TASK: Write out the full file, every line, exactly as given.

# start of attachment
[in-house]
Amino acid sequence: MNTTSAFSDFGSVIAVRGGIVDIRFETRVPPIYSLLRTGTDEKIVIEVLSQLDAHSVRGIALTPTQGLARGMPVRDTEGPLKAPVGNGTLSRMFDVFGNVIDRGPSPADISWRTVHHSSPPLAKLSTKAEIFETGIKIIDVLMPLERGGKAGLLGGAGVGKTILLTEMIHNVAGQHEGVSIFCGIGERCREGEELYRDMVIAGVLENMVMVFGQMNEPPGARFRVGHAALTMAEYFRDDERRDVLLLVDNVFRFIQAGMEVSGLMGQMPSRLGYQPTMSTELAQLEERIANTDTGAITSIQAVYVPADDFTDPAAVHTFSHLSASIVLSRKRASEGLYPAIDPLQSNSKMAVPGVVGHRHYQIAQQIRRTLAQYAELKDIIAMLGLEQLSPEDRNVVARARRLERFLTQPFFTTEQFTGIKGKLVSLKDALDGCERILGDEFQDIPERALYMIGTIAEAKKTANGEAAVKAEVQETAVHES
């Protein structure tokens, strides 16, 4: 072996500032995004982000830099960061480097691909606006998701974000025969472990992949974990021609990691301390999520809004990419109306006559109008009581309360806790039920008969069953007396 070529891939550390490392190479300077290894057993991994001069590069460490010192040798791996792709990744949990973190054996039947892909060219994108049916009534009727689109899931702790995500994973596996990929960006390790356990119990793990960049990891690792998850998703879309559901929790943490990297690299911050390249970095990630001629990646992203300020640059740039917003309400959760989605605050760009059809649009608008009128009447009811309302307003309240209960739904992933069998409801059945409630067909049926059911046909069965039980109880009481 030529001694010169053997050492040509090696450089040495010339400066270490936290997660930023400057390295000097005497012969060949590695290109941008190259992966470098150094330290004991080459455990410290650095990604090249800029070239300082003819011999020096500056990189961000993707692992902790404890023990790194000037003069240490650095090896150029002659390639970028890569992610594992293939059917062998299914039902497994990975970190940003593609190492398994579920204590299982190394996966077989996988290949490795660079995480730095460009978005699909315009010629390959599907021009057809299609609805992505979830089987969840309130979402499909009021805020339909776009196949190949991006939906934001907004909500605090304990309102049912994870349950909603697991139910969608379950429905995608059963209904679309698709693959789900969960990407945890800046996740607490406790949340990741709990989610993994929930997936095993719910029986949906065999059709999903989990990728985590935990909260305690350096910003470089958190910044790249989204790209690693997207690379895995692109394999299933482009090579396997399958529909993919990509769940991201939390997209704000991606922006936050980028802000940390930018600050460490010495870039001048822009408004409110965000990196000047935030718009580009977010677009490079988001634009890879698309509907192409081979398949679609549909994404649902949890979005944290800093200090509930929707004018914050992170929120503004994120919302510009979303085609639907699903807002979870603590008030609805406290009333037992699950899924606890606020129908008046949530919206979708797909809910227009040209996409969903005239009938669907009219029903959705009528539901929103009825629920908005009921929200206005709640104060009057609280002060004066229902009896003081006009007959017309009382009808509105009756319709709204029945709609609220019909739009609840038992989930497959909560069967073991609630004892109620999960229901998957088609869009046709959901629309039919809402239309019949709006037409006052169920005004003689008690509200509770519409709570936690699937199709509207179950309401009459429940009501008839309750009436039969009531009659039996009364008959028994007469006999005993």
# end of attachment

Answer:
[in-house]
Amino acid sequence: MNTTSAFSDFGSVIAVRGGIVDIRFETRVPPIYSLLRTGTDEKIVIEVLSQLDAHSVRGIALTPTQGLARGMPVRDTEGPLKAPVGNGTLSRMFDVFGNVIDRGPSPADISWRTVHHSSPPLAKLSTKAEIFETGIKIIDVLMPLERGGKAGLLGGAGVGKTILLTEMIHNVAGQHEGVSIFCGIGERCREGEELYRDMVIAGVLENMVMVFGQMNEPPGARFRVGHAALTMAEYFRDDERRDVLLLVDNVFRFIQAGMEVSGLMGQMPSRLGYQPTMSTELAQLEERIANTDTGAITSIQAVYVPADDFTDPAAVHTFSHLSASIVLSRKRASEGLYPAIDPLQSNSKMAVPGVVGHRHYQIAQQIRRTLAQYAELKDIIAMLGLEQLSPEDRNVVARARRLERFLTQPFFTTEQFTGIKGKLVSLKDALDGCERILGDEFQDIPERALYMIGTIAEAKKTANGEAAVKAEVQETAVHES
């Protein structure tokens, strides 16, 4: 072996500032995004982000830099960061480097691909606006998701974000025969472990992949974990021609990691301390999520809004990419109306006559109008009581309360806790039920008969069953007396 070529891939550390490392190479300077290894057993991994001069590069460490010192040798791996792709990744949990973190054996039947892909060219994108049916009534009727689109899931702790995500994973596996990929960006390790356990119990793990960049990891690792998850998703879309559901929790943490990297690299911050390249970095990630001629990646992203300020640059740039917003309400959760989605605050760009059809649009608008009128009447009811309302307003309240209960739904992933069998409801059945409630067909049926059911046909069965039980109880009481 030529001694010169053997050492040509090696450089040495010339400066270490936290997660930023400057390295000097005497012969060949590695290109941008190259992966470098150094330290004991080459455990410290650095990604090249800029070239300082003819011999020096500056990189961000993707692992902790404890023990790194000037003069240490650095090896150029002659390639970028890569992610594992293939059917062998299914039902497994990975970190940003593609190492398994579920204590299982190394996966077989996988290949490795660079995480730095460009978005699909315009010629390959599907021009057809299609609805992505979830089987969840309130979402499909009021805020339909776009196949190949991006939906934001907004909500605090304990309102049912994870349950909603697991139910969608379950429905995608059963209904679309698709693959789900969960990407945890800046996740607490406790949340990741709990989610993994929930997936095993719910029986949906065999059709999903989990990728985590935990909260305690350096910003470089958190910044790249989204790209690693997207690379895995692109394999299933482009090579396997399958529909993919990509769940991201939390997209704000991606922006936050980028802000940390930018600050460490010495870039001048822009408004409110965000990196000047935030718009580009977010677009490079988001634009890879698309509907192409081979398949679609549909994404649902949890979005944290800093200090509930929707004018914050992170929120503004994120919302510009979303085609639907699903807002979870603590008030609805406290009333037992699950899924606890606020129908008046949530919206979708797909809910227009040209996409969903005239009938669907009219029903959705009528539901929103009825629920908005009921929200206005709640104060009057609280002060004066229902009896003081006009007959017309009382009808509105009756319709709204029945709609609220019909739009609840038992989930497959909560069967073991609630004892109620999960229901998957088609869009046709959901629309039919809402239309019949709006037409006052169920005004003689008690509200509770519409709570936690699937199709509207179950309401009459429940009501008839309750009436039969009531009659039996009364008959028994007469006999005993």